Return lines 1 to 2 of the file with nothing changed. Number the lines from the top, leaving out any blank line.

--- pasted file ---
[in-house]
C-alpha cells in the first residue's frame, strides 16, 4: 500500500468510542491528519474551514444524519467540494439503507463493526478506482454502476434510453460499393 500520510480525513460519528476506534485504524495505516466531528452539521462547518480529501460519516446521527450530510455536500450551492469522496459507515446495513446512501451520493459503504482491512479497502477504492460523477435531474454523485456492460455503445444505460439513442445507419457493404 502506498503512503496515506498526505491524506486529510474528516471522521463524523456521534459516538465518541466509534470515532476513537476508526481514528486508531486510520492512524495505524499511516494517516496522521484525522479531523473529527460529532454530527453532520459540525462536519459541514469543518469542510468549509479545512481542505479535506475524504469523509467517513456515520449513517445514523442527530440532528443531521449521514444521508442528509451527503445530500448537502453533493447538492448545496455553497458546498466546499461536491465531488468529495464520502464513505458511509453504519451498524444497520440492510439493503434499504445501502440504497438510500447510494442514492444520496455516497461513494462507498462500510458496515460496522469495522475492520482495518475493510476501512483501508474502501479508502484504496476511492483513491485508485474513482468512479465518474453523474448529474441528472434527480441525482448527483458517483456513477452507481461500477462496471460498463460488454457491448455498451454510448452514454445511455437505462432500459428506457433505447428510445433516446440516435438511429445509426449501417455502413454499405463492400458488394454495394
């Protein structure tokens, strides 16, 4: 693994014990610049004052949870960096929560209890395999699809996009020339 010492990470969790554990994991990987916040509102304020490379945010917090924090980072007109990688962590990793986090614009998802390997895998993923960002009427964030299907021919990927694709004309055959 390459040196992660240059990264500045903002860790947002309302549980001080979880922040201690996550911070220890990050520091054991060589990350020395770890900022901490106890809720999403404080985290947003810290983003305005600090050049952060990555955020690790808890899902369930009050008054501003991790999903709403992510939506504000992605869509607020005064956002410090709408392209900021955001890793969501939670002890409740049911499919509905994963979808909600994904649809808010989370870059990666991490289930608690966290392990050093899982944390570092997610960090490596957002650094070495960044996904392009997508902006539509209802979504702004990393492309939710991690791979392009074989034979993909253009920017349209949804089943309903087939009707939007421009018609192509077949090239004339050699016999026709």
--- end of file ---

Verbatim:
[in-house]
C-alpha cells in the first residue's frame, strides 16, 4: 500500500468510542491528519474551514444524519467540494439503507463493526478506482454502476434510453460499393 500520510480525513460519528476506534485504524495505516466531528452539521462547518480529501460519516446521527450530510455536500450551492469522496459507515446495513446512501451520493459503504482491512479497502477504492460523477435531474454523485456492460455503445444505460439513442445507419457493404 502506498503512503496515506498526505491524506486529510474528516471522521463524523456521534459516538465518541466509534470515532476513537476508526481514528486508531486510520492512524495505524499511516494517516496522521484525522479531523473529527460529532454530527453532520459540525462536519459541514469543518469542510468549509479545512481542505479535506475524504469523509467517513456515520449513517445514523442527530440532528443531521449521514444521508442528509451527503445530500448537502453533493447538492448545496455553497458546498466546499461536491465531488468529495464520502464513505458511509453504519451498524444497520440492510439493503434499504445501502440504497438510500447510494442514492444520496455516497461513494462507498462500510458496515460496522469495522475492520482495518475493510476501512483501508474502501479508502484504496476511492483513491485508485474513482468512479465518474453523474448529474441528472434527480441525482448527483458517483456513477452507481461500477462496471460498463460488454457491448455498451454510448452514454445511455437505462432500459428506457433505447428510445433516446440516435438511429445509426449501417455502413454499405463492400458488394454495394